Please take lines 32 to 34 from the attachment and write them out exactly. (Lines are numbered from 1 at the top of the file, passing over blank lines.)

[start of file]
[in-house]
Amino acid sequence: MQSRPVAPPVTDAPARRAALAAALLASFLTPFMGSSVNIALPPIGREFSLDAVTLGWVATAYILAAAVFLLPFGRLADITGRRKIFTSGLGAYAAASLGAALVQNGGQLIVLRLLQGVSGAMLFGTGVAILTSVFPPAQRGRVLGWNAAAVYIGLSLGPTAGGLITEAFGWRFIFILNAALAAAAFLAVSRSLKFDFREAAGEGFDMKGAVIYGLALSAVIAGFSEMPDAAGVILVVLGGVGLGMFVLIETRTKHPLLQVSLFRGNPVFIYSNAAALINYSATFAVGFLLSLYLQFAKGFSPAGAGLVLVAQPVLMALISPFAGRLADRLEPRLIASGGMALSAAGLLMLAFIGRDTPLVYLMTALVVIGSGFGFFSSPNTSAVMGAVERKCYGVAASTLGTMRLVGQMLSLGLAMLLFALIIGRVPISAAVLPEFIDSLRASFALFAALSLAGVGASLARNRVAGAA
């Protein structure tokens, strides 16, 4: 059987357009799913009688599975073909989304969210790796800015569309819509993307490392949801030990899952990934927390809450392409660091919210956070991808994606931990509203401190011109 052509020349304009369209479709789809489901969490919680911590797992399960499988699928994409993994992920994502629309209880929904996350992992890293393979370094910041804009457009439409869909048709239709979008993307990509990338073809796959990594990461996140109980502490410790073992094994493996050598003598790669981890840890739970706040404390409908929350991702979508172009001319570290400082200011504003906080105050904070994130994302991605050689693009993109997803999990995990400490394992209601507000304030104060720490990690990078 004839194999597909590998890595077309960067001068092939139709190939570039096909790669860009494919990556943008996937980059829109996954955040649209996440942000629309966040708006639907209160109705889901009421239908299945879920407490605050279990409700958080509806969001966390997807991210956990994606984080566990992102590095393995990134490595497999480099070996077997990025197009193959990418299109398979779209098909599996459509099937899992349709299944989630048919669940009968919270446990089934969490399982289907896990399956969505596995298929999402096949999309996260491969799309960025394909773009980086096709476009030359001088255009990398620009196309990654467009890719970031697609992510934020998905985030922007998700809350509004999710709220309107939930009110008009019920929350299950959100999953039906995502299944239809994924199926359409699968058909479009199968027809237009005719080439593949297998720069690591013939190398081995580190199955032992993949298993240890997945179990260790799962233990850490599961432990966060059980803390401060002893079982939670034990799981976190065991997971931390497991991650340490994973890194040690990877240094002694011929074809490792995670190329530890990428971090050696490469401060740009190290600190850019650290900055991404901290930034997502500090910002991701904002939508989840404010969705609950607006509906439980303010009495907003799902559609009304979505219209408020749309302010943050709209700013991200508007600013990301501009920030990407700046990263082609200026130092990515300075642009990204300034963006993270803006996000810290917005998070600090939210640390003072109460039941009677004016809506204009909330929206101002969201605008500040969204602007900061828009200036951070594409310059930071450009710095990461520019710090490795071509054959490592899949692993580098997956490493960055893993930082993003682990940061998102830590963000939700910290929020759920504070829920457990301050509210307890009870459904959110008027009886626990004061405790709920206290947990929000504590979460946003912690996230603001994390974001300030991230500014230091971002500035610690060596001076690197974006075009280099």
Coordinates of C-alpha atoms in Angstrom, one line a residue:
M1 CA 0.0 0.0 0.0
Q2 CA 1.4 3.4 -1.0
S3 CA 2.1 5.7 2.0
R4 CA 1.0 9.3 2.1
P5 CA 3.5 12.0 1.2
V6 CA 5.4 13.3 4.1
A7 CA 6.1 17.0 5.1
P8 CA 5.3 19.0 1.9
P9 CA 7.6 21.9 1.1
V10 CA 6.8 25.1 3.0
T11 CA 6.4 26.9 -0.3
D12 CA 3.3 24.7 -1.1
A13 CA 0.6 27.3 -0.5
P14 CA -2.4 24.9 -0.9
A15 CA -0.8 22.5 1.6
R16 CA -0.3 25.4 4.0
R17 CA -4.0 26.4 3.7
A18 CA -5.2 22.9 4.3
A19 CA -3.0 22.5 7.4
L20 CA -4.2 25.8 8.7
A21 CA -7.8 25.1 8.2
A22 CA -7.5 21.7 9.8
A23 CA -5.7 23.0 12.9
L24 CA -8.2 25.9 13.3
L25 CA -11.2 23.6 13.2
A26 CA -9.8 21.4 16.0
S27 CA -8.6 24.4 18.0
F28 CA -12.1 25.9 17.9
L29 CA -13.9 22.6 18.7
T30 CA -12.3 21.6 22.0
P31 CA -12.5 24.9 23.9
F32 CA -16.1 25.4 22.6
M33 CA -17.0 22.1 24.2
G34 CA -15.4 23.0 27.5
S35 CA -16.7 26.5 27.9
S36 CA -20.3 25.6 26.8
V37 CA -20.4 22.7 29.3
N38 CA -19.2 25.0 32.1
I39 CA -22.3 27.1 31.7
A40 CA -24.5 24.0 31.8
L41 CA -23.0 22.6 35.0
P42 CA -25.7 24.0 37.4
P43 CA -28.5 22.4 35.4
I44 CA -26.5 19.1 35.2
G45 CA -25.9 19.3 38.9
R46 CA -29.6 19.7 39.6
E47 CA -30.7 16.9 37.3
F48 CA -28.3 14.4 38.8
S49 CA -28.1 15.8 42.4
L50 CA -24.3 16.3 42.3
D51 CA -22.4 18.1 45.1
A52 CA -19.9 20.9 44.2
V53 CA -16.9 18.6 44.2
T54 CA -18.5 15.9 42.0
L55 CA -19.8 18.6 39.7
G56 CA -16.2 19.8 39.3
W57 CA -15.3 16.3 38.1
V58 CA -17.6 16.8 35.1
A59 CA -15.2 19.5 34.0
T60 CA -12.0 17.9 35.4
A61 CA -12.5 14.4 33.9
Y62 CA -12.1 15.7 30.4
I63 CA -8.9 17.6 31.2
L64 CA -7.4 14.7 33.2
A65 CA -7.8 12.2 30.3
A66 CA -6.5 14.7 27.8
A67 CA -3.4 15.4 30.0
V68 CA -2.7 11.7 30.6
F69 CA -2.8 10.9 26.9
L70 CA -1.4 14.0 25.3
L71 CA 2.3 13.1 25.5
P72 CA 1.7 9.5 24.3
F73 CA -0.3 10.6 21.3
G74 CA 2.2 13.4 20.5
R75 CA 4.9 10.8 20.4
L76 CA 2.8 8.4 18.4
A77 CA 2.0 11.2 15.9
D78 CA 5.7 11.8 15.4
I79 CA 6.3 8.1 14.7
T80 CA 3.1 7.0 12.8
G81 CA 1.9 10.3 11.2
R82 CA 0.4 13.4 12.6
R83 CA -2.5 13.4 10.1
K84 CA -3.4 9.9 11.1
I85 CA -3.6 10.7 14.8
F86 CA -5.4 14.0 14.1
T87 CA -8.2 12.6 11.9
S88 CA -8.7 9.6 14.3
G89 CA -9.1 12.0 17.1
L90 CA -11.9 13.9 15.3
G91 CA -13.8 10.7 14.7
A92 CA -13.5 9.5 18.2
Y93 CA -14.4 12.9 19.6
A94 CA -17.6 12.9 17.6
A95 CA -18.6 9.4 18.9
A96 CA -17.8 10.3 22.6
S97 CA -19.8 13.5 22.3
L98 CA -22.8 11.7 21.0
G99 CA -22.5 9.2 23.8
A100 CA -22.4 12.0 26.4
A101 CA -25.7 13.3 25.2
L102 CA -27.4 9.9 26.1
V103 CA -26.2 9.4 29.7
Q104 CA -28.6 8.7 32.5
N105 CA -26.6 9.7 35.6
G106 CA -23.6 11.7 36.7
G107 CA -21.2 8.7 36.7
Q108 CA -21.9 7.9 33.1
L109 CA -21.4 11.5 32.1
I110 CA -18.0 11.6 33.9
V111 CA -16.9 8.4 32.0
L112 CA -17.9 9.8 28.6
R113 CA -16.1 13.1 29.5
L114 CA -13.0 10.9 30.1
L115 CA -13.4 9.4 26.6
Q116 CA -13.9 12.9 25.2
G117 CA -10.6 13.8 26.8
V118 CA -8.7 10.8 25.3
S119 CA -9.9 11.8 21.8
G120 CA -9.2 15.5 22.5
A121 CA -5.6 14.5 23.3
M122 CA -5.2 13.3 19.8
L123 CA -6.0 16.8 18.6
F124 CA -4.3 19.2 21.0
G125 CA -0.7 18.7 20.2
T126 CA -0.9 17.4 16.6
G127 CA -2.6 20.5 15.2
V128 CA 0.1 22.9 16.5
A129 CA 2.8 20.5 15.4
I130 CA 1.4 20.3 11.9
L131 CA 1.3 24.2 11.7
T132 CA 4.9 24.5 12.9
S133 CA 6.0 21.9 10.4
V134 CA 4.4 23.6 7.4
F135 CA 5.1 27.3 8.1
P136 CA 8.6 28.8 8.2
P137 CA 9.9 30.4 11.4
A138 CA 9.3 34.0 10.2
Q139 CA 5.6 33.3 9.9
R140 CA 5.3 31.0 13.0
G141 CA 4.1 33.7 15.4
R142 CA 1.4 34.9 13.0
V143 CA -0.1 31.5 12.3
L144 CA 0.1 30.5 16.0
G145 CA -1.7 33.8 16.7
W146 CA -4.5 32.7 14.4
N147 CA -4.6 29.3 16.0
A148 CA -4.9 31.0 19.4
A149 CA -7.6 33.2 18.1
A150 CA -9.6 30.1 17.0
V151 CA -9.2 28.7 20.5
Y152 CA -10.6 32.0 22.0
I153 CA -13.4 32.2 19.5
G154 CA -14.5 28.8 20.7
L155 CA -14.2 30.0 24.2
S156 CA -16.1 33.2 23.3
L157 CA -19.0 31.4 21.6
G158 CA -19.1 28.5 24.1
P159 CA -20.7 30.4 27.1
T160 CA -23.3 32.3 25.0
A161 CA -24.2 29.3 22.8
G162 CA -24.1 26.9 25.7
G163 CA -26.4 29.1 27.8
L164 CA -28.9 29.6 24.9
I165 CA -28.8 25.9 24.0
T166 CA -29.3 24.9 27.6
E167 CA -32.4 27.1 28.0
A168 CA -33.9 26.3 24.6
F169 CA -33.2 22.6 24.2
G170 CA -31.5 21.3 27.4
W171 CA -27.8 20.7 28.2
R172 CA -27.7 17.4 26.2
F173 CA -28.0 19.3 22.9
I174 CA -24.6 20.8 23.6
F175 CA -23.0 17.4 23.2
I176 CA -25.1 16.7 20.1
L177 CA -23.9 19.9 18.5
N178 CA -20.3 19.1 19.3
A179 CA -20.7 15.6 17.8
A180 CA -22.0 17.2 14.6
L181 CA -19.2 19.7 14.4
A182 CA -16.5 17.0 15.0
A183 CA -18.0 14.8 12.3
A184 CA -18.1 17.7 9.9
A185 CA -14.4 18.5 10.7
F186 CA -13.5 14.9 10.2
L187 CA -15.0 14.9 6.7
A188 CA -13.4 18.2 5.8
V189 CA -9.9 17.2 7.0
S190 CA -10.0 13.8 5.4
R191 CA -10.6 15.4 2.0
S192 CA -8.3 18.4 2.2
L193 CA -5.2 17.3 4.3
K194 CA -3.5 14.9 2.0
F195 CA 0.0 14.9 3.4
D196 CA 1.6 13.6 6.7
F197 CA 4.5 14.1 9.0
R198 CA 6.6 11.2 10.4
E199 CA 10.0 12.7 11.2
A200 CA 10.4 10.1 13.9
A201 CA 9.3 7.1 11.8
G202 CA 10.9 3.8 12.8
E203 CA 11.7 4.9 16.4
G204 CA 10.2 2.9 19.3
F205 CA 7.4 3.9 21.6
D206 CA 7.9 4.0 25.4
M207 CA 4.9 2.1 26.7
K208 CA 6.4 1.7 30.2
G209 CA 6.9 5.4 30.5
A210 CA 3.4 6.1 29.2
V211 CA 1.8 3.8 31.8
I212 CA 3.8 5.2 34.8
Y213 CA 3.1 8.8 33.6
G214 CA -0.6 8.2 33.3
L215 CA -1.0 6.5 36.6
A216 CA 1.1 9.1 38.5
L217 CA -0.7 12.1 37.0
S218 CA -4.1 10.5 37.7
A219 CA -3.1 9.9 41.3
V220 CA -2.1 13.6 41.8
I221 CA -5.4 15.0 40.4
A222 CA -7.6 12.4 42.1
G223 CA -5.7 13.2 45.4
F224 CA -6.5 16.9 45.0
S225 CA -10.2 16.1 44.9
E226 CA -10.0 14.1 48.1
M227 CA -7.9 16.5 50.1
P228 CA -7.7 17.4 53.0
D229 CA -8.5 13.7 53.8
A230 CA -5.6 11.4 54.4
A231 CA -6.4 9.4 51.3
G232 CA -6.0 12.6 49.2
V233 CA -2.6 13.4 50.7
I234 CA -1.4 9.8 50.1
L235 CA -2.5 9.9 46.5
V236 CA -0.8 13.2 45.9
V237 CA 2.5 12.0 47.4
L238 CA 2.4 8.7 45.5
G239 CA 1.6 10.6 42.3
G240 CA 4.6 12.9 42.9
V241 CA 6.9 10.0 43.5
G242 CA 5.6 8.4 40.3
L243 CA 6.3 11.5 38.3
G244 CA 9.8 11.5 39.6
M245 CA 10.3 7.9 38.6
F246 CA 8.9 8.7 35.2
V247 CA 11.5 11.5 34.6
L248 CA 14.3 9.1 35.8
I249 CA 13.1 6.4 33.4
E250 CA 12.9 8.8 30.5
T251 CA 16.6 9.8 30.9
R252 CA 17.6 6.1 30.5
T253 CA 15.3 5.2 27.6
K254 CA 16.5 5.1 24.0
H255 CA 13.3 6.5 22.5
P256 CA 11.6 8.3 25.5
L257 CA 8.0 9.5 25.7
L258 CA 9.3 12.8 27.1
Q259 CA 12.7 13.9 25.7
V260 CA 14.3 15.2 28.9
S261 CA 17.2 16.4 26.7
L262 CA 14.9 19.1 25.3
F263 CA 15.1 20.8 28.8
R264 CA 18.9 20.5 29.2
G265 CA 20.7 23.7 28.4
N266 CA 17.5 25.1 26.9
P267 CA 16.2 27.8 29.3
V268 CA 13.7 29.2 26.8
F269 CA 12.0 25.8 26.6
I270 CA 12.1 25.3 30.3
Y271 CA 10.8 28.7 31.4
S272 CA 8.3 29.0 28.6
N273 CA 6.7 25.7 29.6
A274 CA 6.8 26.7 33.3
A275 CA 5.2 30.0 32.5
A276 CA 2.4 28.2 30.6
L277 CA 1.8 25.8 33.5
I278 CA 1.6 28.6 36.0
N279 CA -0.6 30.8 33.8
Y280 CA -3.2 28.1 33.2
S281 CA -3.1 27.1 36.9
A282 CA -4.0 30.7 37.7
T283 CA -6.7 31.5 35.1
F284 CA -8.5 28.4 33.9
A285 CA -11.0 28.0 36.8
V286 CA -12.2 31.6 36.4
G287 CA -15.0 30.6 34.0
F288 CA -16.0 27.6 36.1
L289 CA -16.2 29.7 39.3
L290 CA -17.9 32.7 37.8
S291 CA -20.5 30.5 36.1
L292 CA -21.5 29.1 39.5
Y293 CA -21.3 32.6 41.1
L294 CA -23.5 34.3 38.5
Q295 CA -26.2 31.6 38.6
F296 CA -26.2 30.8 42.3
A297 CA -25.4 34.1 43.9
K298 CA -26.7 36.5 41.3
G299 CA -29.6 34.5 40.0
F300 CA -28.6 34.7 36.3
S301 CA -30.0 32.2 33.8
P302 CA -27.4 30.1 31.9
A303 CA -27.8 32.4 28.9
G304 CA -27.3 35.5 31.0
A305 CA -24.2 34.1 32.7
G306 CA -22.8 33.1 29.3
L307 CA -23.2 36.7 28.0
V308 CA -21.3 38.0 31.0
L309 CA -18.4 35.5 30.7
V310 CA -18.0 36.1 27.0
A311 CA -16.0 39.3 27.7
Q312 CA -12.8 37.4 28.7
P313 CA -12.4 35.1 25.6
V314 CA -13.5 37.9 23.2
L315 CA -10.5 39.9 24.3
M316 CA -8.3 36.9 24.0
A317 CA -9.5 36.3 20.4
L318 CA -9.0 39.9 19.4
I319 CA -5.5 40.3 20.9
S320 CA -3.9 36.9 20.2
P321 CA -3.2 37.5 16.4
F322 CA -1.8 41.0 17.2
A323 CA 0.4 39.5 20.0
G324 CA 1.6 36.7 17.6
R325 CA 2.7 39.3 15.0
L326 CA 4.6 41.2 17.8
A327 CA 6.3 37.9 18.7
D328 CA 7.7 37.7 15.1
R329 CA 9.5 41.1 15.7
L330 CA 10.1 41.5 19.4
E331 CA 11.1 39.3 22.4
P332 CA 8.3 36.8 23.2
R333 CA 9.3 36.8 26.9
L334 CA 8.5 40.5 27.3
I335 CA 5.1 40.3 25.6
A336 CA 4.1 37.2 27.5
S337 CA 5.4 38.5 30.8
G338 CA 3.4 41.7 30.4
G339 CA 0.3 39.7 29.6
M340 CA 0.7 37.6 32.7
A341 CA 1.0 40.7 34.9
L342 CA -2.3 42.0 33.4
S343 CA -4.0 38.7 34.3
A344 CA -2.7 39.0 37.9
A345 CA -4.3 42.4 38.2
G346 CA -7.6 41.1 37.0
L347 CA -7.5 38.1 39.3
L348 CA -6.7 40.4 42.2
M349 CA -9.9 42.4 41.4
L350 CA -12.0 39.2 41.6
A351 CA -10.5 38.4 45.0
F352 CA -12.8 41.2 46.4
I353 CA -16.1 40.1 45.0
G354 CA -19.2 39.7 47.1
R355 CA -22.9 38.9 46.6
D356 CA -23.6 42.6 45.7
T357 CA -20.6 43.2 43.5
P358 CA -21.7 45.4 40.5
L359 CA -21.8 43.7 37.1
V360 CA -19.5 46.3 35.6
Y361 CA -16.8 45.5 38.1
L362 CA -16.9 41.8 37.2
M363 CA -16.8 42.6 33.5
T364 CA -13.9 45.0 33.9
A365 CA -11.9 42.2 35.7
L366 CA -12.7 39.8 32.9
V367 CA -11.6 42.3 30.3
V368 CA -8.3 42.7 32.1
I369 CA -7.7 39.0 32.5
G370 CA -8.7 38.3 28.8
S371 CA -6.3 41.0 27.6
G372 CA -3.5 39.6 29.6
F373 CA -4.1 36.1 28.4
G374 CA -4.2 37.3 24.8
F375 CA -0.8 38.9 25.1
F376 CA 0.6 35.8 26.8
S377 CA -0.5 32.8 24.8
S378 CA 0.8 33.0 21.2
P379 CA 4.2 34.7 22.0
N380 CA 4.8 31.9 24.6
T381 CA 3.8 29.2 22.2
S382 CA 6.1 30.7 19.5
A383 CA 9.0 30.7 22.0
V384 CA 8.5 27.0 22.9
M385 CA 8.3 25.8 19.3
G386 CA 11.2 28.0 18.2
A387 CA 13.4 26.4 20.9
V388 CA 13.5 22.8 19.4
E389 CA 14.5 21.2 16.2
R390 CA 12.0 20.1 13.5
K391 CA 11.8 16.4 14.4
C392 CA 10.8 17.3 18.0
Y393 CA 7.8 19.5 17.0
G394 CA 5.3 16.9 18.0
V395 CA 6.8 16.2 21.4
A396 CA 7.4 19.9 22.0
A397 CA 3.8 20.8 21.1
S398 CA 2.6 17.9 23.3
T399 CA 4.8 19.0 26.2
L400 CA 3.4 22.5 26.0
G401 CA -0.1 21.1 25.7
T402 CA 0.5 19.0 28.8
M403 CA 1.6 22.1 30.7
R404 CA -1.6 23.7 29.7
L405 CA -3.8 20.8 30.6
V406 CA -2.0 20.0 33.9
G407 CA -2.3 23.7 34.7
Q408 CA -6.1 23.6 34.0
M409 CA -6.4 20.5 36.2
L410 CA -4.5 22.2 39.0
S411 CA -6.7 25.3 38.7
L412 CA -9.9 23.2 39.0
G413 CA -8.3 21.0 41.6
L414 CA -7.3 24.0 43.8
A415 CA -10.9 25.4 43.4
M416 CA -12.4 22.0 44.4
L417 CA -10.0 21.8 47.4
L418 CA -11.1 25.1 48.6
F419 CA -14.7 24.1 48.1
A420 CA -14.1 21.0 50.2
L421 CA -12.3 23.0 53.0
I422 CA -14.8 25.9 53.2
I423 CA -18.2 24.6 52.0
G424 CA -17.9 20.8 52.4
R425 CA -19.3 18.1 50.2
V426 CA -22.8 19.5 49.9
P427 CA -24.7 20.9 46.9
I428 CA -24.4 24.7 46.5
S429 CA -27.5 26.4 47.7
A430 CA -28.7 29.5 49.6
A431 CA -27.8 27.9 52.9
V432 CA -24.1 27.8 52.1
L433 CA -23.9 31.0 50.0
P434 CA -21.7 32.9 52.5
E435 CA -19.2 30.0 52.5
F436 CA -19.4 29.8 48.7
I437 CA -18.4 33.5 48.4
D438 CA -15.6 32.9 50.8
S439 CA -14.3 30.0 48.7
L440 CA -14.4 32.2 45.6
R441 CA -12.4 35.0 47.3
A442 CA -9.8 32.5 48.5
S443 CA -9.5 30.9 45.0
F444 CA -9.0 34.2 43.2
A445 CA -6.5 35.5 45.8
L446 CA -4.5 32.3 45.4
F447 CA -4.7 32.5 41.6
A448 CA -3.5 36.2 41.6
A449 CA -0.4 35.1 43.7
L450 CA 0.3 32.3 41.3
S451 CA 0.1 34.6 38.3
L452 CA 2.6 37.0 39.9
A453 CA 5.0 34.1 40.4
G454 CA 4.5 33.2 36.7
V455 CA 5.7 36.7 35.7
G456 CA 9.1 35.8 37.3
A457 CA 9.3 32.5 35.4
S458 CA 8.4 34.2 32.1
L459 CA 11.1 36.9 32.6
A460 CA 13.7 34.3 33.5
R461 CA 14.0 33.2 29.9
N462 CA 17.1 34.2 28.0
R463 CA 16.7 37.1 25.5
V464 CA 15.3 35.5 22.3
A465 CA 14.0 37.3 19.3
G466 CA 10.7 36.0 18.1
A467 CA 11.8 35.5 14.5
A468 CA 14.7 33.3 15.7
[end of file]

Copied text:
F28 CA -12.1 25.9 17.9
L29 CA -13.9 22.6 18.7
T30 CA -12.3 21.6 22.0